by Jacqueline Seewald
I began writing short stories and poetry when I was in grade school. My mother bought me a typewriter when I was eleven, and by the time I was twelve, I had mastered the skill of touch-typing. That was when I started to submit work competitively.
As an adult, I wasn't particularly interested in learning to use a computer. I suppose I had become somewhat set in my ways, fearful of technology and resistant to change. But my two sons would not accept that. Insisting that my writing would greatly improve if I learned to use the word processing application of their Appleworks program, they refused to accept my cop-outs. At the time, we had purchased an Apple computer for them at their request. It proved to be indestructible.
The boys collected a tremendous number of programs both educational and recreational for their machine. But it was Appleworks that proved most useful for me. For the first time, I could really edit my writing with ease. And the boys were correct, my work did improve dramatically. I was a high school English teacher who also taught writing courses at Rutgers University, yet it was my children who acted as my teachers. And what terrific instructors they were!
Eventually, I obtained my MLS degree. I worked as an academic librarian and then as an educational media specialist (school librarian). I became thoroughly acquainted with PC's and doing Dialog searches for both teachers and students. As the Internet became available, I took courses to further my knowledge. But the Internet was not easily accessible at that time, and there was so much to learn regarding computer protocols and languages. The Internet was a vast ocean, a sea of difficult to obtain treasures.
It wasn't until the introduction of the World Wide Web that things changed. But change they did, and dramatically! I would compare this information explosion to the invention of Guttenberg's printing press. The average person could now have access to knowledge much more quickly and easily. Suddenly, there were search engines that could accept natural speech as search terms. Because of this intellectual revolution, we can all access knowledge with great convenience. Writers of non-fiction and fiction alike are able to benefit.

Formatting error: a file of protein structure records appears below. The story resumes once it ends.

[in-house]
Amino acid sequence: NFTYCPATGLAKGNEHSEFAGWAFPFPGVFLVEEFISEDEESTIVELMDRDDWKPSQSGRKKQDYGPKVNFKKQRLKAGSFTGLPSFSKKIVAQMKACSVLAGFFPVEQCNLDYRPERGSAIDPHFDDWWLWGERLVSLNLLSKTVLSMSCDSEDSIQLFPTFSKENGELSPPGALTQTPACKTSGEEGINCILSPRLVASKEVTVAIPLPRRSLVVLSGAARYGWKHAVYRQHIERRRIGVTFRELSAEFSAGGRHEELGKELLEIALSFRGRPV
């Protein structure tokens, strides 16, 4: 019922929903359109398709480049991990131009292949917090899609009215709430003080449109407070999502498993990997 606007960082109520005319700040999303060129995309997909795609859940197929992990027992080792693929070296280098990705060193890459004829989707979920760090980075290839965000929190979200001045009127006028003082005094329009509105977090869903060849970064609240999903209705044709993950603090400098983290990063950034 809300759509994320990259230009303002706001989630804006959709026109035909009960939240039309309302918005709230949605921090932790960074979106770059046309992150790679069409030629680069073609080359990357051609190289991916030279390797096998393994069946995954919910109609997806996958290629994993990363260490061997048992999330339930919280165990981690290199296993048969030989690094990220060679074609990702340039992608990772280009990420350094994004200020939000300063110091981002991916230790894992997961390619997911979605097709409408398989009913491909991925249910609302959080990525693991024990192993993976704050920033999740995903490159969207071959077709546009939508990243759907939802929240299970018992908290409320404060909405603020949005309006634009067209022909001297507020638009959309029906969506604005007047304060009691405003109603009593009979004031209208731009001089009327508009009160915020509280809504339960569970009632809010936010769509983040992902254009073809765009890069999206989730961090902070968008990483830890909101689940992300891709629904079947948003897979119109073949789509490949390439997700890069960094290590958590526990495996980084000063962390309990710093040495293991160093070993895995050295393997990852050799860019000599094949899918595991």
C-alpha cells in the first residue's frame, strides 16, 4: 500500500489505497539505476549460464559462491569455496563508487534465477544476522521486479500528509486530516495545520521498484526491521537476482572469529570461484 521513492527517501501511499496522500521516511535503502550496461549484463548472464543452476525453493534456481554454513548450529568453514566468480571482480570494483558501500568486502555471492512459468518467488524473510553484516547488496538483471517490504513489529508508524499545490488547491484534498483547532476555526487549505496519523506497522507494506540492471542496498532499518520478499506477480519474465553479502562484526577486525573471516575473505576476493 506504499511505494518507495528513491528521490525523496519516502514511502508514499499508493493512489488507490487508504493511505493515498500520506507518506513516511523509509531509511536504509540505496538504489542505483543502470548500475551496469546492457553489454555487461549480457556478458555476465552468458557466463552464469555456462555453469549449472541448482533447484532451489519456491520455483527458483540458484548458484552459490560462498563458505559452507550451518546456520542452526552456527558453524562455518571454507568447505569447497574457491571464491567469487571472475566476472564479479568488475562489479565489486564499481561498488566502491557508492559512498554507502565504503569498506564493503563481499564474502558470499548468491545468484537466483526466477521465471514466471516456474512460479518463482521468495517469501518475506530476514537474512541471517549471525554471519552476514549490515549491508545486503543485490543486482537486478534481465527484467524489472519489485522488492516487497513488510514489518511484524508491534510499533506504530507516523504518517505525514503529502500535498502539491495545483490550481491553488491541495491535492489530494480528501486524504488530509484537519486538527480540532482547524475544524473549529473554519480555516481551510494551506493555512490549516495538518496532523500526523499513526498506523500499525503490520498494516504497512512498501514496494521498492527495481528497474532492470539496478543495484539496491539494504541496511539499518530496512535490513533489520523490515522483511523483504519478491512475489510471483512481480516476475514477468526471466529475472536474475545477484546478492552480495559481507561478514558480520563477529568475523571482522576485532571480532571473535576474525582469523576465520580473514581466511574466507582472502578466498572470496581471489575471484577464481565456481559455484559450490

The word processing program I now use, Microsoft Word, makes it so much easier to improve the quality of writing. With Internet access available at a reasonable price, almost anyone can have use of the web. And those that truly cannot afford it can use it at most public libraries free of charge.
Today I can access all sort of writing markets via the net. I can also contact editors by using e-mail. This has become so much a part of my life that I use it everyday. My writing, which at one time was limited to print publication, now has a much more extensive audience.
When my husband, convinced me to take an early retirement so that I could start writing full-time, (and also spend more time with him, since he was already retired) I insisted on only one thing. The condition for me leaving my job was that we immediately buy a new computer with Internet capability for our home. My husband, who was not computer literate at the time, agreed, but with some reservation and reluctance.
"Pick out whatever you like," he said, "but don't expect that I'll ever be interested in using it."
I wouldn't accept his pronouncement. I kept cajoling him until he finally sat down with me and learned the basics. Having been a math teacher, he actually took to it easily. Since he follows the stock market, we used Yahoo as a search engine. He was soon into trading online.
The fact of the matter is that we reached a point where we needed a second computer in our house. My husband who claimed he would never have any interest or reason to use a computer or the Internet is totally addicted. He reads newspapers from around the country and the world each morning on the net and communicates with various people through e-mail and message boards.
Through writer's listservs, I can communicate with other writers and discuss common problems. There is no doubt in my mind that the Internet has the capacity to enrich all our lives and will continue to do so. As I grow older, I am more aware that retirement and aging often bring increased isolation. But because of the Internet, it doesn't have to be so. Even the homebound and the disabled now have access to communication. Modern technology has brought us a boundless sea of information and the ability to readily communicate with others. I for one feel greatly appreciative. Because of the information revolution and the easy availability of computers, anyone and everyone can be a reader and writer. We can communicate with people everywhere in the world. The computer has become an invaluable tool for writers and a true equalizer.